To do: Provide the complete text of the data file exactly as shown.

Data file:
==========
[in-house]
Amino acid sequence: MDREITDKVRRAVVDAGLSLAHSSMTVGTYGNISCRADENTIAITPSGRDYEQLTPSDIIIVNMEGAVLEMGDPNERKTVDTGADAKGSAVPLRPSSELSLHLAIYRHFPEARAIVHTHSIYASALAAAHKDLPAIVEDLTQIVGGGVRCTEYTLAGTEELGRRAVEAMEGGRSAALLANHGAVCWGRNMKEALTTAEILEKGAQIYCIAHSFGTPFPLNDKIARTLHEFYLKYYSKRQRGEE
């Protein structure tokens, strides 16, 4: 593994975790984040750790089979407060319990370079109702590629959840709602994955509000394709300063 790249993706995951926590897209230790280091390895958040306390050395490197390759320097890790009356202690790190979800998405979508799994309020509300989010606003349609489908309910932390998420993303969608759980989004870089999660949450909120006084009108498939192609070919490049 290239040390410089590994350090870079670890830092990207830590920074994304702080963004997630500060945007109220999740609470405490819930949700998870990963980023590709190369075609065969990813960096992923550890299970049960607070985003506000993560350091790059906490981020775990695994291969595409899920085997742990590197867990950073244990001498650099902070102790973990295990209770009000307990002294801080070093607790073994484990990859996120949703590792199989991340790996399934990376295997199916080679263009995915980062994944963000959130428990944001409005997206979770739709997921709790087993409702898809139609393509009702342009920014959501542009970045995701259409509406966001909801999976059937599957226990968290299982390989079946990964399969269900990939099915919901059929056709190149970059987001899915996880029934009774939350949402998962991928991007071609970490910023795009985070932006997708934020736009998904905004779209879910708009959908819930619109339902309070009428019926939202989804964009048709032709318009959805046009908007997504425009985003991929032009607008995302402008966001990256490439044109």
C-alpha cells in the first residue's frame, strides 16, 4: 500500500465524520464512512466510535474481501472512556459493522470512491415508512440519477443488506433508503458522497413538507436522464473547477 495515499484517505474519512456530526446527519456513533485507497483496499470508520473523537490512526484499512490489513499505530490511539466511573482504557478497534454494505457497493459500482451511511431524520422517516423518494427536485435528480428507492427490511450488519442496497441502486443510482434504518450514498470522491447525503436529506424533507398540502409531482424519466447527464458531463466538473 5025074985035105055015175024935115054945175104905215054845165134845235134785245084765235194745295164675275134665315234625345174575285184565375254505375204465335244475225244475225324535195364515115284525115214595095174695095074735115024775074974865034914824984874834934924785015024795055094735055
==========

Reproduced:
[in-house]
Amino acid sequence: MDREITDKVRRAVVDAGLSLAHSSMTVGTYGNISCRADENTIAITPSGRDYEQLTPSDIIIVNMEGAVLEMGDPNERKTVDTGADAKGSAVPLRPSSELSLHLAIYRHFPEARAIVHTHSIYASALAAAHKDLPAIVEDLTQIVGGGVRCTEYTLAGTEELGRRAVEAMEGGRSAALLANHGAVCWGRNMKEALTTAEILEKGAQIYCIAHSFGTPFPLNDKIARTLHEFYLKYYSKRQRGEE
């Protein structure tokens, strides 16, 4: 593994975790984040750790089979407060319990370079109702590629959840709602994955509000394709300063 790249993706995951926590897209230790280091390895958040306390050395490197390759320097890790009356202690790190979800998405979508799994309020509300989010606003349609489908309910932390998420993303969608759980989004870089999660949450909120006084009108498939192609070919490049 290239040390410089590994350090870079670890830092990207830590920074994304702080963004997630500060945007109220999740609470405490819930949700998870990963980023590709190369075609065969990813960096992923550890299970049960607070985003506000993560350091790059906490981020775990695994291969595409899920085997742990590197867990950073244990001498650099902070102790973990295990209770009000307990002294801080070093607790073994484990990859996120949703590792199989991340790996399934990376295997199916080679263009995915980062994944963000959130428990944001409005997206979770739709997921709790087993409702898809139609393509009702342009920014959501542009970045995701259409509406966001909801999976059937599957226990968290299982390989079946990964399969269900990939099915919901059929056709190149970059987001899915996880029934009774939350949402998962991928991007071609970490910023795009985070932006997708934020736009998904905004779209879910708009959908819930619109339902309070009428019926939202989804964009048709032709318009959805046009908007997504425009985003991929032009607008995302402008966001990256490439044109």
C-alpha cells in the first residue's frame, strides 16, 4: 500500500465524520464512512466510535474481501472512556459493522470512491415508512440519477443488506433508503458522497413538507436522464473547477 495515499484517505474519512456530526446527519456513533485507497483496499470508520473523537490512526484499512490489513499505530490511539466511573482504557478497534454494505457497493459500482451511511431524520422517516423518494427536485435528480428507492427490511450488519442496497441502486443510482434504518450514498470522491447525503436529506424533507398540502409531482424519466447527464458531463466538473 5025074985035105055015175024935115054945175104905215054845165134845235134785245084765235194745295164675275134665315234625345174575285184565375254505375204465335244475225244475225324535195364515115284525115214595095174695095074735115024775074974865034914824984874834934924785015024795055094735055